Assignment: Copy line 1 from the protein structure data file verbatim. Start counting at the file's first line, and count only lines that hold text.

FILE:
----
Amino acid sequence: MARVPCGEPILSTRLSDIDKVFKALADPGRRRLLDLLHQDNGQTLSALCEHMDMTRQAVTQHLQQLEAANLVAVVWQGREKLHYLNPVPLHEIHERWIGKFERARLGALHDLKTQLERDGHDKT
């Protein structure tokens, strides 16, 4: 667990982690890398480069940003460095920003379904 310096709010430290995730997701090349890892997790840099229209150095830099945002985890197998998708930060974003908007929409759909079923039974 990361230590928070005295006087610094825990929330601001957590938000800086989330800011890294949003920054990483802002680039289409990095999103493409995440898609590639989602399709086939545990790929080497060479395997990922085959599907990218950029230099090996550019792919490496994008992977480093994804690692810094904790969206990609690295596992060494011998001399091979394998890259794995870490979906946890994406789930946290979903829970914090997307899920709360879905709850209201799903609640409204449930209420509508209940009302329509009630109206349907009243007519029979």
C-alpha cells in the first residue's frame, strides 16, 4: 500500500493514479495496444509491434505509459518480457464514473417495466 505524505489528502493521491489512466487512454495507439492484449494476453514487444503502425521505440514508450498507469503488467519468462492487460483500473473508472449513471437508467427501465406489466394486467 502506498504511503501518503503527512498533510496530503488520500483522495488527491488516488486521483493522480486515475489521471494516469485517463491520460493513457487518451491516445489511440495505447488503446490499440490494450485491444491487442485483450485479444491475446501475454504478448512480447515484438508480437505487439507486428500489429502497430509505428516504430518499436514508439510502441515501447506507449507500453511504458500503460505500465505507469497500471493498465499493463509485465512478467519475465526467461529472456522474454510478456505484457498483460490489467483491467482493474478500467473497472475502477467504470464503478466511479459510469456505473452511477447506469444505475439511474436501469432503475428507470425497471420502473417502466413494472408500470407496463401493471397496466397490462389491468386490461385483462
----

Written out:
Amino acid sequence: MARVPCGEPILSTRLSDIDKVFKALADPGRRRLLDLLHQDNGQTLSALCEHMDMTRQAVTQHLQQLEAANLVAVVWQGREKLHYLNPVPLHEIHERWIGKFERARLGALHDLKTQLERDGHDKT